A poll conducted by Gallup in May found just 16 percent of Americans believe polygamy is morally acceptable. That’s much lower than the 63 percent approval for same-sex relations, though support is on the upswing. In 2006 only 5 percent of respondents told Gallup polygamy was morally acceptable. By contrast, a majority of the public doesn't see anything wrong with same-sex marriage.
Yet public support may not be necessary for steps to be taken toward legal recognition. Long before the public pivoted to majority support for same-sex marriage, state courts mandated marriage rights for gay men and lesbians first in Massachusetts – in 2004, when national public support for it hovered just above 30 percent – then in California, Connecticut and Iowa.
The states that legalized same-sex marriage through the legislative process or by voter initiative followed the initial four that came from state court action. After the Supreme Court’s 2013 decision that the federal government must recognize state-legal marriages, win after win came in federal courts.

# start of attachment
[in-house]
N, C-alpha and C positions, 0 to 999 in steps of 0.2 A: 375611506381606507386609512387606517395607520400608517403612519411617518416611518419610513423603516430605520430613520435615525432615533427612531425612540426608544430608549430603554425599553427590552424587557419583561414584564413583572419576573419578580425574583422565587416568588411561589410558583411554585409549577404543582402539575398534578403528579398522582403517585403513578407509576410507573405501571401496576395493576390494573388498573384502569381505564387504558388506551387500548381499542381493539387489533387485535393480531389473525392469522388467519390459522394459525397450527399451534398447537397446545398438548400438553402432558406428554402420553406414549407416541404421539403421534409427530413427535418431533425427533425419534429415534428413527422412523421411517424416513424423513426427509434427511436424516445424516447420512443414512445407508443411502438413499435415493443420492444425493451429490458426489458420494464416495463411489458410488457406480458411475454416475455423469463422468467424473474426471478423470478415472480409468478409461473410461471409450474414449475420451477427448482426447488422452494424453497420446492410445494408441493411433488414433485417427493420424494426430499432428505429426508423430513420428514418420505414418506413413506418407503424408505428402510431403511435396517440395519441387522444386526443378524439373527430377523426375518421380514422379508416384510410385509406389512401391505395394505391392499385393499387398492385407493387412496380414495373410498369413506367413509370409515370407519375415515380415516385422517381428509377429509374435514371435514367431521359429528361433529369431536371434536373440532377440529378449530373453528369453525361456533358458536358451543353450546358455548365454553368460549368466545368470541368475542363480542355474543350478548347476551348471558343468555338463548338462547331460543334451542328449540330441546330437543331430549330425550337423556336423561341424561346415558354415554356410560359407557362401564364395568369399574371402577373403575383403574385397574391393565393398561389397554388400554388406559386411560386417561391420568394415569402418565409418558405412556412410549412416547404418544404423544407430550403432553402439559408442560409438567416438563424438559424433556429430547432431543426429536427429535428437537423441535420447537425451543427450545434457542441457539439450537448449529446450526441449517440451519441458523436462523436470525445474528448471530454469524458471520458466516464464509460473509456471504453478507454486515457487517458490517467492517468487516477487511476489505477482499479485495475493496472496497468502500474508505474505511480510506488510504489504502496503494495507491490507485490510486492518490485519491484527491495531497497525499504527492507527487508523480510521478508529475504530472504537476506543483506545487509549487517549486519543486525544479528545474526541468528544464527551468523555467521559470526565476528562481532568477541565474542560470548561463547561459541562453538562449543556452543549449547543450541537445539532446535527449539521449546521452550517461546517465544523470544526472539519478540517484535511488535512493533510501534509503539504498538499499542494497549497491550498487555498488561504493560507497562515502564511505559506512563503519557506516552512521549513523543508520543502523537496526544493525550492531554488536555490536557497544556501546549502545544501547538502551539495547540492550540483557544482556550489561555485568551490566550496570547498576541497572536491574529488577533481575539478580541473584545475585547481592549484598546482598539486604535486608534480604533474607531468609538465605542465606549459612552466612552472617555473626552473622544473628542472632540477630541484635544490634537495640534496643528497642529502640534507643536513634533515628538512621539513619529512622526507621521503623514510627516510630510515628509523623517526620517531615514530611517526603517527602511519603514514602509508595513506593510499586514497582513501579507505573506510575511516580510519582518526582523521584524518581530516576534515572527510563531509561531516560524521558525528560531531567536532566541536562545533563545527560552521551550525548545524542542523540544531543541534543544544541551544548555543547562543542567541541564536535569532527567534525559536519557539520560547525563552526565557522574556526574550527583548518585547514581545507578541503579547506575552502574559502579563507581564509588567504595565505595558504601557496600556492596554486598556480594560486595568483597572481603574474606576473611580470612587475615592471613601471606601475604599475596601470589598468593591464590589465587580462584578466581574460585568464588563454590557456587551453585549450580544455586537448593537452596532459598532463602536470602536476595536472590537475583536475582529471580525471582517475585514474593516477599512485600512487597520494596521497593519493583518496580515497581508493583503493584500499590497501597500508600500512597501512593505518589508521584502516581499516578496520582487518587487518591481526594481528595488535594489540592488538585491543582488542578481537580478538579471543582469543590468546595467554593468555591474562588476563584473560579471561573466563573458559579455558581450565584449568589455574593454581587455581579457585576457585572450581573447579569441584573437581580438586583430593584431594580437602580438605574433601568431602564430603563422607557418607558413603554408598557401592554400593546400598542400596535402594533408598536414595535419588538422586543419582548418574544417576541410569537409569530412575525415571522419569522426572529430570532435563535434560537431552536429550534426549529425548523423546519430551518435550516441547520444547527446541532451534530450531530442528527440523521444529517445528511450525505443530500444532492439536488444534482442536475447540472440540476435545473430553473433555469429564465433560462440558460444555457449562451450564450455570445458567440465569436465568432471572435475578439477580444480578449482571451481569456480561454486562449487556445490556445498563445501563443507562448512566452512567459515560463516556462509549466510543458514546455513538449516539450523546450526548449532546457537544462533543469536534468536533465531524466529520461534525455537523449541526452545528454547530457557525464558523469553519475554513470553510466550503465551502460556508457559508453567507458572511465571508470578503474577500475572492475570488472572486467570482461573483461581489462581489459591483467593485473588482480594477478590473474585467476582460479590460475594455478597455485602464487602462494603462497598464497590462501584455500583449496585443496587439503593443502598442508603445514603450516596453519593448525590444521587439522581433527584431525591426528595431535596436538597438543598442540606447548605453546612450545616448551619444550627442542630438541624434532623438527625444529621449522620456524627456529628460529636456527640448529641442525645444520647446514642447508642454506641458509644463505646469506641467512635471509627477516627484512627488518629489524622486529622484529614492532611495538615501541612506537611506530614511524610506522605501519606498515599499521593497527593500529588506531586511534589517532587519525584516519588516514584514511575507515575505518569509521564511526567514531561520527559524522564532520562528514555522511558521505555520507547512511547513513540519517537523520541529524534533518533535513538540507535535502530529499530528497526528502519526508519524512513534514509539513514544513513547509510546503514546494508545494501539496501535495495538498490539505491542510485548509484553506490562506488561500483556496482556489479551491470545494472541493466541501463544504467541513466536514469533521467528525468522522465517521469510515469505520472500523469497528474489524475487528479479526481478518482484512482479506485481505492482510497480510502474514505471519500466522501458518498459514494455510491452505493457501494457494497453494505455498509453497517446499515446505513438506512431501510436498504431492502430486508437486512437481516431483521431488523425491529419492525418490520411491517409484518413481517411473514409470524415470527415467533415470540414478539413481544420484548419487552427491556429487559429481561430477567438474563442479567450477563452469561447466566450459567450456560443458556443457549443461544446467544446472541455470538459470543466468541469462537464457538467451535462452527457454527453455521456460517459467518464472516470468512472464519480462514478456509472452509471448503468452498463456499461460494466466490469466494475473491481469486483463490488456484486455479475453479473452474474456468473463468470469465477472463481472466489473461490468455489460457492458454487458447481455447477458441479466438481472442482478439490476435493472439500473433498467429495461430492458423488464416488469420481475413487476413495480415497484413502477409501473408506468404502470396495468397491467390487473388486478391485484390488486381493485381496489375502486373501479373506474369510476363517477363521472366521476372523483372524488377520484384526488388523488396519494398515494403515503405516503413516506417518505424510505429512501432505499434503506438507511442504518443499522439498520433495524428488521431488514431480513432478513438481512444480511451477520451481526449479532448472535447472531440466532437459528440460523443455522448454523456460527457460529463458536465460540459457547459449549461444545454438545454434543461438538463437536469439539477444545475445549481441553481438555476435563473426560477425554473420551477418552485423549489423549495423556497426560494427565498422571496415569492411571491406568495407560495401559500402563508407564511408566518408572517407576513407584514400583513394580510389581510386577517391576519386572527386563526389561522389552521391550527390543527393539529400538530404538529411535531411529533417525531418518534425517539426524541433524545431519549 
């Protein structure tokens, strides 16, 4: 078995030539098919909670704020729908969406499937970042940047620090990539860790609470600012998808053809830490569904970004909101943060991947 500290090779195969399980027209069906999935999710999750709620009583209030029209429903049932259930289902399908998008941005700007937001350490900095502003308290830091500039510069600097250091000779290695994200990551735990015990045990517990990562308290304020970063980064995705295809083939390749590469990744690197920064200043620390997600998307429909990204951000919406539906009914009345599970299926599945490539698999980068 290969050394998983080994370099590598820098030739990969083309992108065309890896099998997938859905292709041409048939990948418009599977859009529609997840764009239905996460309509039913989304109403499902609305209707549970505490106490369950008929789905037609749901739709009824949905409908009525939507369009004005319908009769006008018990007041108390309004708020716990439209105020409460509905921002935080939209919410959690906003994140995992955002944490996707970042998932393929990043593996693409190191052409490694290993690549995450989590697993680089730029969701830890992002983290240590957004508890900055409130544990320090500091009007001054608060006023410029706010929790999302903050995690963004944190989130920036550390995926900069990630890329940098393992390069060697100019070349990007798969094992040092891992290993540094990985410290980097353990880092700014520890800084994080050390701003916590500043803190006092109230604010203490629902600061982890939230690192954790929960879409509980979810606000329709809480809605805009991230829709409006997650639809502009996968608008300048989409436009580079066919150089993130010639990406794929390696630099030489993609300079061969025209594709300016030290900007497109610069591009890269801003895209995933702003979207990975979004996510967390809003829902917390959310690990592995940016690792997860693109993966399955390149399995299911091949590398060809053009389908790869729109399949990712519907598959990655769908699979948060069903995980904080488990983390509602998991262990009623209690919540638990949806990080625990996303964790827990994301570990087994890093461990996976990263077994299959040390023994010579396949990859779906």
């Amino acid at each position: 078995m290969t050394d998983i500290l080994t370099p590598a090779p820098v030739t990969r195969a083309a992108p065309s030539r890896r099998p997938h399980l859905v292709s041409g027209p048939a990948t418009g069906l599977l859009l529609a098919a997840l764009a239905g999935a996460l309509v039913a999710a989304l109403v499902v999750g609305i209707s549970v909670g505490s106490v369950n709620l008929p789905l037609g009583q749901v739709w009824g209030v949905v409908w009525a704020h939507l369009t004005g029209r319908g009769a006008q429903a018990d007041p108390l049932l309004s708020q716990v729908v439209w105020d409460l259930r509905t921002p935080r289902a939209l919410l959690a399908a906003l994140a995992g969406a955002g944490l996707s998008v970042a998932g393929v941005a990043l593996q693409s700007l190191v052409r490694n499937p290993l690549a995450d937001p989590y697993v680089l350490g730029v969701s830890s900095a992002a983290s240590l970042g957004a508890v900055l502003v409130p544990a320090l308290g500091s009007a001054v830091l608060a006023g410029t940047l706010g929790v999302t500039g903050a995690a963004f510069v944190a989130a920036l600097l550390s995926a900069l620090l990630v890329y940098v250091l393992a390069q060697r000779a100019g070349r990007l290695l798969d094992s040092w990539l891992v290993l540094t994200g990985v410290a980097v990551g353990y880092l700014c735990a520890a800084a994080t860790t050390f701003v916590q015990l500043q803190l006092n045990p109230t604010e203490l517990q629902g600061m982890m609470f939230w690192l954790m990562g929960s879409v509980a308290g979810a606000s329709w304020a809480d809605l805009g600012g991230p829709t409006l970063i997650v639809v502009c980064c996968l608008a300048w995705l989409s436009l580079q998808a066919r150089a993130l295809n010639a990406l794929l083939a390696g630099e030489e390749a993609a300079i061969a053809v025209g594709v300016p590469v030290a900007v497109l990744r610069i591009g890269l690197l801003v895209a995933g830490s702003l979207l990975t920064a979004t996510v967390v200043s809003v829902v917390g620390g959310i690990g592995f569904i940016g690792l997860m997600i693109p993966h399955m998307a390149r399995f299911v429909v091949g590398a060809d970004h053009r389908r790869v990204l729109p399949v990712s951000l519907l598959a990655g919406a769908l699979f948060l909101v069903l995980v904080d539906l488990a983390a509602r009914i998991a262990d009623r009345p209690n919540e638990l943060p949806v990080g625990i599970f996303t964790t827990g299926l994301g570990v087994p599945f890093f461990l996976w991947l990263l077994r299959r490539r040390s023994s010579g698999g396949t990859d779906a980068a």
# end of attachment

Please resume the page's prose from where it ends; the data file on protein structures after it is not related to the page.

It's unlikely legal polygamy will find an elected official to champion the cause. In an illustrative exchange, Libertarian Party presidential candidate Gary Johnson, a former New Mexico governor, said in 2012 he philosophically believed in legal polygamy, then begged reporters not to print that. “If the headlines out of this meeting is that Johnson supports polygamy, that’ll be the end of my campaign,” he pleaded. Johnson made no similar request for his description of how it felt to snort cocaine.
Adams, the New York attorney, says an explosion of media interest in polyamorous families hints change will come – so long as polyamorous people continue to step out of the shadows – and she hopes in the meantime states will expand domestic partnership laws.
"The same-sex marriage movement has really broadened our perspectives on what family means, what love means," she says. "There's quite a strong possibility in the next 10 or 20 years we'll have a very different idea nationwide of what it means to be in a committed family."